Sinister system of policy, which not merely involved the country in immoral, vainglorious and expensive external adventures, inimical to peace and to the rights of small peoples, but aimed at nothing less than the subversion of parliamentary government in favour of some simulacrum of the oriental despotism its creator was alleged to admire.[4]

Smith notes that there was indeed some substance to the allegations, but, "Most of this was partisan extravaganza, worthy of its target's own excursions against the Whigs."[5]

Disraeli himself was now the Earl of Beaconsfield in the House of Lords, and custom did not allow peers to campaign. His party was unable to deal effectively with the rhetorical onslaught. Although he had improved the organization of the Conservative Party, Disraeli was firmly based in the rural gentry, and had little contact with or understanding of the urban middle class that was increasingly dominating his party. Besides issues of foreign policy, even more important thing Conservatives were unable to effectively defend their economic record on the home front. The 1870s coincided with a long term global depression caused by the collapse of the worldwide railway boom of the 1870s which previously had been so profitable to Britain. The stress was growing by the late 1870s: prices fell, profits fell, employment fell, and there was downward pressure on wage rates that cause much hardship among the industrial working class. The free trade system supported by both parties made Britain defenseless against the flood of cheap wheat from North America, which was exacerbated by the worst harvest of the century in Britain in 1879. The party in power, of course, got the blame, and Liberals repeatedly emphasized the growing budget deficit as a measure of bad stewardship. In the election itself, Disraeli's party lost heavily up and down the line, especially in Scotland and Ireland, and in the urban boroughs. His Conservative strength fell from 351 to 238, while the Liberals jump from 250 to 353. Disraeli resigned on 21 April 1880.[6][7]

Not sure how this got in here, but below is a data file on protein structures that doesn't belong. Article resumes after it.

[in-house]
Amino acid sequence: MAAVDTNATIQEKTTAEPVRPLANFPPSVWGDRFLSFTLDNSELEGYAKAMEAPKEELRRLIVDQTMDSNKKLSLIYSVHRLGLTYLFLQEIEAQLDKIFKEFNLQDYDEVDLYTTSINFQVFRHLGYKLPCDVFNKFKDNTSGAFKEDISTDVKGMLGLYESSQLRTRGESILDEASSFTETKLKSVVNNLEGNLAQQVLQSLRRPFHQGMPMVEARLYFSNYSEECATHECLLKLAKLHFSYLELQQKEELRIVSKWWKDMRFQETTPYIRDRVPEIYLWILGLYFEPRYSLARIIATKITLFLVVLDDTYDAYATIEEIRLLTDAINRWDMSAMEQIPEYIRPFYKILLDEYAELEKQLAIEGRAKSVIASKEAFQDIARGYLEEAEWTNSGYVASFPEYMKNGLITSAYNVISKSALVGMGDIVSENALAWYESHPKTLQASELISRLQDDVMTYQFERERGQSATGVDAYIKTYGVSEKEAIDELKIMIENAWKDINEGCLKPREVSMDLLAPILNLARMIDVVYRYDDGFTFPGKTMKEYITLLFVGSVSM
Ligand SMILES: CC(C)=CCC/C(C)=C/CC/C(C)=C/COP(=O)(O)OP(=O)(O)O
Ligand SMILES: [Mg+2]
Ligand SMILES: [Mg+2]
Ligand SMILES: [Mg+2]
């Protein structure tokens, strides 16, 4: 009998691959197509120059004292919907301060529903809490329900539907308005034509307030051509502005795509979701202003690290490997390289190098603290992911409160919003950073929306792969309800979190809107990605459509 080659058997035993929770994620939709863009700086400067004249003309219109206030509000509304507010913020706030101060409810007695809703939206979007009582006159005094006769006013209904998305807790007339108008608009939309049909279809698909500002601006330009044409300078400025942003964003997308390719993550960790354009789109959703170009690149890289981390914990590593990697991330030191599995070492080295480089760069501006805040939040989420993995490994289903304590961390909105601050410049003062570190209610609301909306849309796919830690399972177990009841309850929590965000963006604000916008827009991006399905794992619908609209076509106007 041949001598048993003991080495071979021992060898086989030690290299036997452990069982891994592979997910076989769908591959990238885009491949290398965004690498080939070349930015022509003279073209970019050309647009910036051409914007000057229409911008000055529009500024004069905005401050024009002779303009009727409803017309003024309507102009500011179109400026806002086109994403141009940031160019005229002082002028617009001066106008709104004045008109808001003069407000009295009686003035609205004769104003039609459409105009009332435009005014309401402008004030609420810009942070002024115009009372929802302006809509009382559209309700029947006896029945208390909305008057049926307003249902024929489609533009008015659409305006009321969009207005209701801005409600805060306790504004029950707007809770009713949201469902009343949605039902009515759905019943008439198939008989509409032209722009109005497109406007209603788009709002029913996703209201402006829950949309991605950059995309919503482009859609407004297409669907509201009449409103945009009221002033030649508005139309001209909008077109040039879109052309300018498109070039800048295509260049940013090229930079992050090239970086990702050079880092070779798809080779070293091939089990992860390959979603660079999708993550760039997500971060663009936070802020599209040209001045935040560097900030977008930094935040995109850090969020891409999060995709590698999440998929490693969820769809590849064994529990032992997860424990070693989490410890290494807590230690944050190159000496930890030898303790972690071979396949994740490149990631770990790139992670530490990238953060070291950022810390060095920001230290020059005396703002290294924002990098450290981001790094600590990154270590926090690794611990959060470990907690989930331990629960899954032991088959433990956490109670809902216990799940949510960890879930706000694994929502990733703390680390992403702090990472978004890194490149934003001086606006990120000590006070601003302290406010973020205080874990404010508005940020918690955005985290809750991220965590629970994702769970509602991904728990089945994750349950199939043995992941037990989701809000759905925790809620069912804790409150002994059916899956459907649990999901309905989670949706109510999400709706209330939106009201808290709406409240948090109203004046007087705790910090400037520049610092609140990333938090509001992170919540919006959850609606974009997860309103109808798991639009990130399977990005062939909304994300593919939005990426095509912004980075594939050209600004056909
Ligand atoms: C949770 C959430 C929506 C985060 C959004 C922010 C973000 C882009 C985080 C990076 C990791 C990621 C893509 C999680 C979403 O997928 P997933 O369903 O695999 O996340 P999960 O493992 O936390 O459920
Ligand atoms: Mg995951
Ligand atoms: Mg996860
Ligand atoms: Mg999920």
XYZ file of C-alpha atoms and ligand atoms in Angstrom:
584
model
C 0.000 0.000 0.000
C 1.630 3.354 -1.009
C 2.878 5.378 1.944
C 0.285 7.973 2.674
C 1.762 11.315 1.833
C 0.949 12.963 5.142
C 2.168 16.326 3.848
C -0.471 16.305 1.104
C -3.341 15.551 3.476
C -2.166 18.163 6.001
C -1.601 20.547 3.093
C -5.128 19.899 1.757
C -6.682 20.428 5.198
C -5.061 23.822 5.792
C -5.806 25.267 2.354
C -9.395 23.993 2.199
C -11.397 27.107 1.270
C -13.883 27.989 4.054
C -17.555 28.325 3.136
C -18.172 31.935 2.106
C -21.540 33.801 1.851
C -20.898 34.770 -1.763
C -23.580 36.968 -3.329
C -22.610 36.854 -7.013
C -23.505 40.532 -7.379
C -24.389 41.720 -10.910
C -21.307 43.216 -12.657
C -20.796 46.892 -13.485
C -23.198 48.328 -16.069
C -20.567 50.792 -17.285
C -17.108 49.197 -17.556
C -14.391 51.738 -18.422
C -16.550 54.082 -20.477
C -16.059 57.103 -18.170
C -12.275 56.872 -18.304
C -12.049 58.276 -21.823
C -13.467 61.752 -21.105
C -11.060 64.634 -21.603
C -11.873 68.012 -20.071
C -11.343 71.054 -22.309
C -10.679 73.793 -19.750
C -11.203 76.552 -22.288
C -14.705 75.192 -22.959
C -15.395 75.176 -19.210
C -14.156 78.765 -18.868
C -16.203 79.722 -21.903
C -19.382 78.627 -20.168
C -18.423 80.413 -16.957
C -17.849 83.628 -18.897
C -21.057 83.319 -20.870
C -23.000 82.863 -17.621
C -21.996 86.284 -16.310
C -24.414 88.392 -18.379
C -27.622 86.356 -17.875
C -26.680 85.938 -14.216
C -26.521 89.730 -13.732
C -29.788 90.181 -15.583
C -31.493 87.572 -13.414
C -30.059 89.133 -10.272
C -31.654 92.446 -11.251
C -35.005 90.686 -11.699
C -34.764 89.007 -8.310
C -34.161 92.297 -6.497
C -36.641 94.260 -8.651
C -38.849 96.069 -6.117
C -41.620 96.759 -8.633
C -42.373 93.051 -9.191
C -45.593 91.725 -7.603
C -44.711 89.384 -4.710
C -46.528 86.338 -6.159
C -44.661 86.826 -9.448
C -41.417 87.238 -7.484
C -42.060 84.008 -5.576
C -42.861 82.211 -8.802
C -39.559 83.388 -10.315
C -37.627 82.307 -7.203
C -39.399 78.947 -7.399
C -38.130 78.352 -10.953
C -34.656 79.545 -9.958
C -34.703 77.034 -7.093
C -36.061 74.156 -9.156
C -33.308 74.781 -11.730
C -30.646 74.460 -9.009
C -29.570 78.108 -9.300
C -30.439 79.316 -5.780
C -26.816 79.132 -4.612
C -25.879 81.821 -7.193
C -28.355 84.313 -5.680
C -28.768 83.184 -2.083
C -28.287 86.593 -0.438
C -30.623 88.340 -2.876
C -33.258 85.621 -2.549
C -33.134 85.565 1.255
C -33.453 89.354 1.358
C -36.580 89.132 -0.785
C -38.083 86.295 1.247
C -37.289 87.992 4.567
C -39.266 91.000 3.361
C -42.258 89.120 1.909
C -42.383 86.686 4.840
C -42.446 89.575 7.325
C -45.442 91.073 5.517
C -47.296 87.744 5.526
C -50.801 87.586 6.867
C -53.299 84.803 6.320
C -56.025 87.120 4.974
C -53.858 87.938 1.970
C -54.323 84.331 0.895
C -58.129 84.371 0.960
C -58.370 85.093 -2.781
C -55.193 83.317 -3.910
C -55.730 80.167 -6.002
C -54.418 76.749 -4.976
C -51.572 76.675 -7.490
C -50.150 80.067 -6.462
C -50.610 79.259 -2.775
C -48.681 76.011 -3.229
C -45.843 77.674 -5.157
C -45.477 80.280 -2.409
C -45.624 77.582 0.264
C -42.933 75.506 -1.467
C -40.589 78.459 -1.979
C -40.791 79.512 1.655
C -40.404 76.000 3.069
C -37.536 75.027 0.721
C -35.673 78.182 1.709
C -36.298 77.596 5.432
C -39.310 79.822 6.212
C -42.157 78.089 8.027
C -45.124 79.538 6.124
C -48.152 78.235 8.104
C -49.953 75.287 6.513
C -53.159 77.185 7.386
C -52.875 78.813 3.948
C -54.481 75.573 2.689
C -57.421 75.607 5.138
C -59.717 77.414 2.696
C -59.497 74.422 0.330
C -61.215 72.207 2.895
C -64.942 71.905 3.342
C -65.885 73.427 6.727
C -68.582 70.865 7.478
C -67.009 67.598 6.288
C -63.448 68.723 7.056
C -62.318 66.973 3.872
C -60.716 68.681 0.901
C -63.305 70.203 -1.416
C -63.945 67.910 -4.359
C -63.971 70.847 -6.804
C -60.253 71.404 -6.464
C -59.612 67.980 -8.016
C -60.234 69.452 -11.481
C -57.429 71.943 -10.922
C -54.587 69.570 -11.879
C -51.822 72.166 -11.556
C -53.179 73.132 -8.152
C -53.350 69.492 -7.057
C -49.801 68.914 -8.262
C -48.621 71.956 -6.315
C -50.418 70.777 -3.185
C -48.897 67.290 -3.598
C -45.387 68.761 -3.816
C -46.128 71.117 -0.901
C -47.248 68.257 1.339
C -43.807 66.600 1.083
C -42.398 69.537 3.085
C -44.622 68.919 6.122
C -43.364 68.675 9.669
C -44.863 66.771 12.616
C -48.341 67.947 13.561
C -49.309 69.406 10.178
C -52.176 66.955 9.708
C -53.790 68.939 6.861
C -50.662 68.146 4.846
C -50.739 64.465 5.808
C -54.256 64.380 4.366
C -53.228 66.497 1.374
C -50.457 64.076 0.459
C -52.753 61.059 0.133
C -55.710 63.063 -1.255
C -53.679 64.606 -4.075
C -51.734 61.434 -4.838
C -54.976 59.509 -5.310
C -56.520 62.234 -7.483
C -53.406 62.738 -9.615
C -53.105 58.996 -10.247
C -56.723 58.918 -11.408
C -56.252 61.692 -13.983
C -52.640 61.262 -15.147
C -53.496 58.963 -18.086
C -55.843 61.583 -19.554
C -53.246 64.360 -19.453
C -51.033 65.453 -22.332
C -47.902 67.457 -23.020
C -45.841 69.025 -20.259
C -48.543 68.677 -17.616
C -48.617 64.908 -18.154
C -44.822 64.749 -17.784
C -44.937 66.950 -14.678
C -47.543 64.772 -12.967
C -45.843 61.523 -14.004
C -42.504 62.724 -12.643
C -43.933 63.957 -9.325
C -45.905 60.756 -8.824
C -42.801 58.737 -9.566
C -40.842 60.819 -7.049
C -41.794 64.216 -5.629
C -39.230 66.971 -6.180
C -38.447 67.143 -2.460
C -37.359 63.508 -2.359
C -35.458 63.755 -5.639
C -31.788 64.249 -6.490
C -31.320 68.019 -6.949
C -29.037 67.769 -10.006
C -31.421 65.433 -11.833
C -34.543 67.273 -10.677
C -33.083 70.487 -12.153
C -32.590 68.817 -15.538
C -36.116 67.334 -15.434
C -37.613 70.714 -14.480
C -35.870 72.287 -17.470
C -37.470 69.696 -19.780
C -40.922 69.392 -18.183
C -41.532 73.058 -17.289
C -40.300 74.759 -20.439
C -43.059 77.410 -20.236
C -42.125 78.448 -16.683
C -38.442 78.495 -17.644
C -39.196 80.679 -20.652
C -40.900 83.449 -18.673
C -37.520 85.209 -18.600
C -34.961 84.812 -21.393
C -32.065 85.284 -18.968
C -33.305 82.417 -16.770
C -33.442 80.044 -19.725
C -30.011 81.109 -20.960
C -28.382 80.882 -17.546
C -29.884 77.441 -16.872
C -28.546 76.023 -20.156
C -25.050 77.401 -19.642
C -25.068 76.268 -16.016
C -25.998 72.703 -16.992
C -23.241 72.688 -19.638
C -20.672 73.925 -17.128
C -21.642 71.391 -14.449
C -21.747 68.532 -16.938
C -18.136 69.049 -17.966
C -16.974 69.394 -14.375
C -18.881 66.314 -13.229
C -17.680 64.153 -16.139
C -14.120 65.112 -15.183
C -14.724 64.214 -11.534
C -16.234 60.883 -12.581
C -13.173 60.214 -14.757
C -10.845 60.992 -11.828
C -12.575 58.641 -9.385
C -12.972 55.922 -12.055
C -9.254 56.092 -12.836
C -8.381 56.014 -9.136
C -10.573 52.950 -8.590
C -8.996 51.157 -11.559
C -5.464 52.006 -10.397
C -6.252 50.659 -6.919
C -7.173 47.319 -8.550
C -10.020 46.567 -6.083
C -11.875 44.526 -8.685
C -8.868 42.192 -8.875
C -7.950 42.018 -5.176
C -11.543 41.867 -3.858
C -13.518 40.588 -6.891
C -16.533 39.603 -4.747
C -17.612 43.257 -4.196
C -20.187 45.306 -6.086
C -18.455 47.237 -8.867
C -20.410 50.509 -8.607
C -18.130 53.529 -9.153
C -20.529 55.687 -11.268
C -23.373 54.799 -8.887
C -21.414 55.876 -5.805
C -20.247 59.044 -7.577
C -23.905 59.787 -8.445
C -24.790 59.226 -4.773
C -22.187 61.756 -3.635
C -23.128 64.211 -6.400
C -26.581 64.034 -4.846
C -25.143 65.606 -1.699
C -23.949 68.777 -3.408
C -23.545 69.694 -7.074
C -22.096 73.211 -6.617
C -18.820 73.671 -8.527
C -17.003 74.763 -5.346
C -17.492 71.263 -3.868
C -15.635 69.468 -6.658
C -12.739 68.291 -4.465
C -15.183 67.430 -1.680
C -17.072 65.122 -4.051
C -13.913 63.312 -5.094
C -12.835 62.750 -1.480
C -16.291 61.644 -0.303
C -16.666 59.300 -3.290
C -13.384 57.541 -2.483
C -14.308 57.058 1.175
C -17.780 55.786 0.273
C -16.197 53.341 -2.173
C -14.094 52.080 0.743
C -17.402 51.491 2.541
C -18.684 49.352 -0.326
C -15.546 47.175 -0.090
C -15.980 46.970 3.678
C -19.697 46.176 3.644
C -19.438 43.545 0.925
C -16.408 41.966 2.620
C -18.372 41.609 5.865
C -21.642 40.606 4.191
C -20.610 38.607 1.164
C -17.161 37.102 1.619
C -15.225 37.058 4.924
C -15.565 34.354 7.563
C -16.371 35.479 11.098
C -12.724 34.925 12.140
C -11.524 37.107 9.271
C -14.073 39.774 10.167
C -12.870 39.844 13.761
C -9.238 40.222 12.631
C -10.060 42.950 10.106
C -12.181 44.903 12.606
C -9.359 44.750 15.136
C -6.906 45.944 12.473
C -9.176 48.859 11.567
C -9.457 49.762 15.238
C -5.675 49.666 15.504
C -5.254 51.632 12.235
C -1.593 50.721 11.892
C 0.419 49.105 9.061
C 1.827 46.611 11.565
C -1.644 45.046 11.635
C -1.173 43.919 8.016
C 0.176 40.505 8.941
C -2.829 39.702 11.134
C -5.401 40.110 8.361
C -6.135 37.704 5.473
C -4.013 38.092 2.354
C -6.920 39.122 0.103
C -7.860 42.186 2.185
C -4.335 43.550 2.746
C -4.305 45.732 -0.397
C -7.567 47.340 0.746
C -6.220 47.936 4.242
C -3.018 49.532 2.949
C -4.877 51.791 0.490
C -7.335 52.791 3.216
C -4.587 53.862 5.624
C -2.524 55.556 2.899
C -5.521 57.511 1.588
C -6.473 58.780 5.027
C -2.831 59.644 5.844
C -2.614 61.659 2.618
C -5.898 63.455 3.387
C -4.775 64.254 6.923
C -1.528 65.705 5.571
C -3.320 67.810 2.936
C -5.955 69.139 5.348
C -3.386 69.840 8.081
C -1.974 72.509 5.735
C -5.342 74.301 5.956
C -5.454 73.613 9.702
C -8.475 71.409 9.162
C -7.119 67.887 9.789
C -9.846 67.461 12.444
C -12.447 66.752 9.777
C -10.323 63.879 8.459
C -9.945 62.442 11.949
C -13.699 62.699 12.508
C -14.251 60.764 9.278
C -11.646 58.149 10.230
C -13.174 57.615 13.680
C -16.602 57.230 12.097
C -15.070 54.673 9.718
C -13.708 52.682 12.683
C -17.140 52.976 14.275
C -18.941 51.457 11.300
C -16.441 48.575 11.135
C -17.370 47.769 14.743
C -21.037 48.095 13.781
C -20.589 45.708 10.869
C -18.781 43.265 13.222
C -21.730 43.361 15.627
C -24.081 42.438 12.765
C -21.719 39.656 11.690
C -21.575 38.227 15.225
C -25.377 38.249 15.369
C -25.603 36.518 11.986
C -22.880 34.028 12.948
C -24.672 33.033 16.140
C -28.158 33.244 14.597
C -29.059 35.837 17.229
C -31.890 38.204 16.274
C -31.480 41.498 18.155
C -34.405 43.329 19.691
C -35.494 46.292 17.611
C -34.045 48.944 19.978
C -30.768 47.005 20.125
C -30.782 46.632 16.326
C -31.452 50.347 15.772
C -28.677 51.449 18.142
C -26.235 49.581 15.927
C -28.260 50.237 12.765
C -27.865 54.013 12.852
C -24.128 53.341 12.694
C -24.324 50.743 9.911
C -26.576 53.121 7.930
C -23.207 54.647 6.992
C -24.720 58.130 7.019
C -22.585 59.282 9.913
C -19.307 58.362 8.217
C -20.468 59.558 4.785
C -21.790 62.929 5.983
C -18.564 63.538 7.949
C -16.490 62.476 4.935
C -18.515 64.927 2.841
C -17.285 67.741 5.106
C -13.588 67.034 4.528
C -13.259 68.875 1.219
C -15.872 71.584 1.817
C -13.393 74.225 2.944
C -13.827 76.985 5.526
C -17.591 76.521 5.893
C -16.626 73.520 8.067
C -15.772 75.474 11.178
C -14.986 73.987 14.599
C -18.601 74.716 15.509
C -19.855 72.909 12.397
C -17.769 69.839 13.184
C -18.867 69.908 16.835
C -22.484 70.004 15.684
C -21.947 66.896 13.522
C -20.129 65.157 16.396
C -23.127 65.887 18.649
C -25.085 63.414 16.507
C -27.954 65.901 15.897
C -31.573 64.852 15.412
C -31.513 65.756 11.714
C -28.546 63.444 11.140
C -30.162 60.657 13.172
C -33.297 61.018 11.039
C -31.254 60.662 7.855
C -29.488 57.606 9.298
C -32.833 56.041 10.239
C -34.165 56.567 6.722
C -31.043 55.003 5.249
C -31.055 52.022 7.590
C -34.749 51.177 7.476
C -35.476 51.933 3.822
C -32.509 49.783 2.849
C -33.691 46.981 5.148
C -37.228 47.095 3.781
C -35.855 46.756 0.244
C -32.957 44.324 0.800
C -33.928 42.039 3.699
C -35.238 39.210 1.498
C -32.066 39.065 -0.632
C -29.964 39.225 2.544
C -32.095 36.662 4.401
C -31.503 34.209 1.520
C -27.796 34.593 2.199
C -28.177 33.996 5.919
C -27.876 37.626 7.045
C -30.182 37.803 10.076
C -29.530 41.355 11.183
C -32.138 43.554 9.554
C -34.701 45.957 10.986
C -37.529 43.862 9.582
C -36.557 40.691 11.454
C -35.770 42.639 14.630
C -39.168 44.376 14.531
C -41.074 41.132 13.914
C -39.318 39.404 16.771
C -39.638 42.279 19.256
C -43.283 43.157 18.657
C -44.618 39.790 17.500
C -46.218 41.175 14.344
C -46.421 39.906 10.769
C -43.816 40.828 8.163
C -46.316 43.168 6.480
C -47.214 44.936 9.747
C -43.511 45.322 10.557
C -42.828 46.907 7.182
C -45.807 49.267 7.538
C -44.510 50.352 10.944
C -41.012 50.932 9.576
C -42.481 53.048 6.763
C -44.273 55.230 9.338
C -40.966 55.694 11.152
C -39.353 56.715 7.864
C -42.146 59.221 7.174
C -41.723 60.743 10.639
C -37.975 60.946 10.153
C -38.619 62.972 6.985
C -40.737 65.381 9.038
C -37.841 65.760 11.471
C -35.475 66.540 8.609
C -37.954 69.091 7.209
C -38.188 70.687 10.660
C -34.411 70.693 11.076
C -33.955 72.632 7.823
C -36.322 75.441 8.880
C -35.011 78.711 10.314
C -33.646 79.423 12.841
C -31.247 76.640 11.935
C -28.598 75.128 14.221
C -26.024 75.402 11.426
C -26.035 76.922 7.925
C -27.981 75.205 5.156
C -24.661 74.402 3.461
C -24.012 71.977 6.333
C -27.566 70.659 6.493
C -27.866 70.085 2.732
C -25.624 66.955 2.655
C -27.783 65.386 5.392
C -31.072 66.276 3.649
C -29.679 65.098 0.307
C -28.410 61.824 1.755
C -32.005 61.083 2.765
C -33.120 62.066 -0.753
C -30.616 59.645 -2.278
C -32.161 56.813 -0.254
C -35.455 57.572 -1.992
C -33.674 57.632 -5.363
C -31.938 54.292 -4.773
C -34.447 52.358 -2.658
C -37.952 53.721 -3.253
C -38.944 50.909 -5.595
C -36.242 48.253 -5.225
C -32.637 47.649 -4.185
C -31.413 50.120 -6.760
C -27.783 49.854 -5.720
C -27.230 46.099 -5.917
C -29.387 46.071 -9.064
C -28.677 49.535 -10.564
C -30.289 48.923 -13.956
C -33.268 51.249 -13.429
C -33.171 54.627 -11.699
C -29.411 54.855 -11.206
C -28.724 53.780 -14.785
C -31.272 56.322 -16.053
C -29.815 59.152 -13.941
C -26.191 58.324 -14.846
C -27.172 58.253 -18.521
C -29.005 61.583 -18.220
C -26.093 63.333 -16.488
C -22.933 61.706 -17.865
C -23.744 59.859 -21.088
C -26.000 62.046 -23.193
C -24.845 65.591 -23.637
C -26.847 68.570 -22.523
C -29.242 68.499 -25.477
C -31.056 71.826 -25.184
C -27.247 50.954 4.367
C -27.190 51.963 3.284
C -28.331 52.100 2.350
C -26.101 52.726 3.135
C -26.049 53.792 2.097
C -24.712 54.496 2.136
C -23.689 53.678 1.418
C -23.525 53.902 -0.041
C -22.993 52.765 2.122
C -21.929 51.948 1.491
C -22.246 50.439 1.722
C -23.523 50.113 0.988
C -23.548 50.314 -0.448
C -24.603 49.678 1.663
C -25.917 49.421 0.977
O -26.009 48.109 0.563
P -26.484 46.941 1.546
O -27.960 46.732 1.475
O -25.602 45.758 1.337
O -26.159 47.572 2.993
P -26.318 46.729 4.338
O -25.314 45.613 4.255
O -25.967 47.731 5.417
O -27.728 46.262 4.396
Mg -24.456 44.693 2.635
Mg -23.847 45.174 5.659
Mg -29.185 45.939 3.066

Results[edit]

United Kingdom General Election 1880
Candidates Votes